CABOT, Ark. – Like so many veterans, a retired Army First Lieutenant from Cabot had a hard time finding his place in the civilian world. 

He suffered from Post-Traumatic Stress Disorder and for ten years, struggled to find meaningful work. 

That all changed when he plugged in a table saw. 

Kyle Cox, 36, of Cabot likes to work with his tattooed hands. 

“It’s just me in here and I don’t have to worry about anybody or anything else that’s going on,” Cox said.  

The self-taught carpenter operates Cox Custom Woodworks, specializing in custom concealment furniture, cutting boards, and home decor. 

“It definitely gets your endorphins going when you get a joint perfect,” Cox said. 

But the road to this workmanship was hard-won. 

“I was struggling to live a normal life,” Cox said. 

Cox served in the U.S. Army and Arkansas National Guard for nearly ten years. He saw his fair share of “over there.” 

“My first deployment I was stationed in Taji, Iraq,” Cox said. “My second deployment, I was an infantry squad leader. We ran supplies from Jordan all the way into Fallujah, places like that.” 

When he retired in 2012, he went through a lot of different jobs. 

“I worked as a tattoo apprentice and a piercer, I worked as a bouncer at a bar,” Cox said. 

Doctors diagnosed him with Post-Traumatic Stress Disorder or PTSD. 

“I just couldn’t keep a job,” he said.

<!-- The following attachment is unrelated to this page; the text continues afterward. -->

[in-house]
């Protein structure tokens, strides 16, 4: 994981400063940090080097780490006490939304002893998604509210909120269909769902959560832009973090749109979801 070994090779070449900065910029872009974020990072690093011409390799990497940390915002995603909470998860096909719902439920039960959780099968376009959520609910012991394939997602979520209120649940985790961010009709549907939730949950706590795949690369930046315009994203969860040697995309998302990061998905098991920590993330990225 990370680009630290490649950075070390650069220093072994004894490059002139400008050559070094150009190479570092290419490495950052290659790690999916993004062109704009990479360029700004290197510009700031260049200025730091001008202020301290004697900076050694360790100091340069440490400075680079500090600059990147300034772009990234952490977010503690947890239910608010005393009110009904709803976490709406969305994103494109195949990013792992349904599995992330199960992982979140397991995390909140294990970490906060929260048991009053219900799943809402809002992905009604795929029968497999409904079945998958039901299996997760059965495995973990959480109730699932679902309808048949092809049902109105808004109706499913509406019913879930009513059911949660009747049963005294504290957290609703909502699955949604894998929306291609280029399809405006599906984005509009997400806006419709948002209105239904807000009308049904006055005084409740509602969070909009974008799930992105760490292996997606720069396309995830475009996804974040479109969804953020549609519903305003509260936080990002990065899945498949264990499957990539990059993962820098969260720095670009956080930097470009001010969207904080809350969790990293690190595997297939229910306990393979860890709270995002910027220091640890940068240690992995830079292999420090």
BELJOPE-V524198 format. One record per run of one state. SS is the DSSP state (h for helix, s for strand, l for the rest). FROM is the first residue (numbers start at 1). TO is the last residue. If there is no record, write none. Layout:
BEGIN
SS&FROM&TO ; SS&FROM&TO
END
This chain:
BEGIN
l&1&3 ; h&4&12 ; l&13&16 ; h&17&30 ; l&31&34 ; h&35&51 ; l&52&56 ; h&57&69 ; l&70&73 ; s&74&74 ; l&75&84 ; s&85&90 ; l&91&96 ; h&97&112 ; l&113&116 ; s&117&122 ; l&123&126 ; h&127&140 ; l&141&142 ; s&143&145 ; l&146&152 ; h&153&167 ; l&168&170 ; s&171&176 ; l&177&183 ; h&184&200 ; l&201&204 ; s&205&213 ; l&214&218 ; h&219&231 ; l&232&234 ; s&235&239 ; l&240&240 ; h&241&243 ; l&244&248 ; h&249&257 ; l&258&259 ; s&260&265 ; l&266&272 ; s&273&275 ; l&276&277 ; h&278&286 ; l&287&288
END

He struggled most with understanding his place in the civilian world. 

“And I really just couldn’t find a thing that I fit into,” Cox said. “I had to leave the job for mental health reasons, kind of focus on that for a little bit. Little things I couldn’t deal with, were in the past, I dealt with insane stressors.” 

It would take a decade of hopping from one meaningless job to the next for Kyle to finally find his passion. 

“It’s been so therapeutic for me,” Cox said. “It helps me feel like I’m contributing to my family.”

Something about cutting a piece of poplar on a table saw gives Kyle peace and purpose he hasn’t felt in years. 

“It’s just different to have something that I made with my hands, that I can see and hold,” he said. “And when I’m done with the day, I have something tangible that I’m proud of.” 

Cox said woodworking teaches him how to cope with things. 

“You can fix anything,” he said. 

For Kyle, this is the answer. 

“I’m busy, I have purpose,” he said. “My kids can be proud that I go to work every day.” 

Cox wants other struggling veterans to know they can find their purpose again, too. 

“There are plenty of things out there, organizations and people that want to help you,” he said. “”There are people out there that want you to succeed.” 

Like an old chunk of pine, so, too, can the dust that trauma leaves behind become a thing of beauty. 

“You take something that is ugly, an ugly piece of wood and you send it through a planer, and it turns into something incredible,” Cox said. “It’s been a lifesaver, really.” 

A grant given to Kyle through the Semper Fi & America’s Fund and the Home Depot Foundation helped him turn his hobby into a business. 

To find out more about the Semper Fi & America’s Fund, click HERE.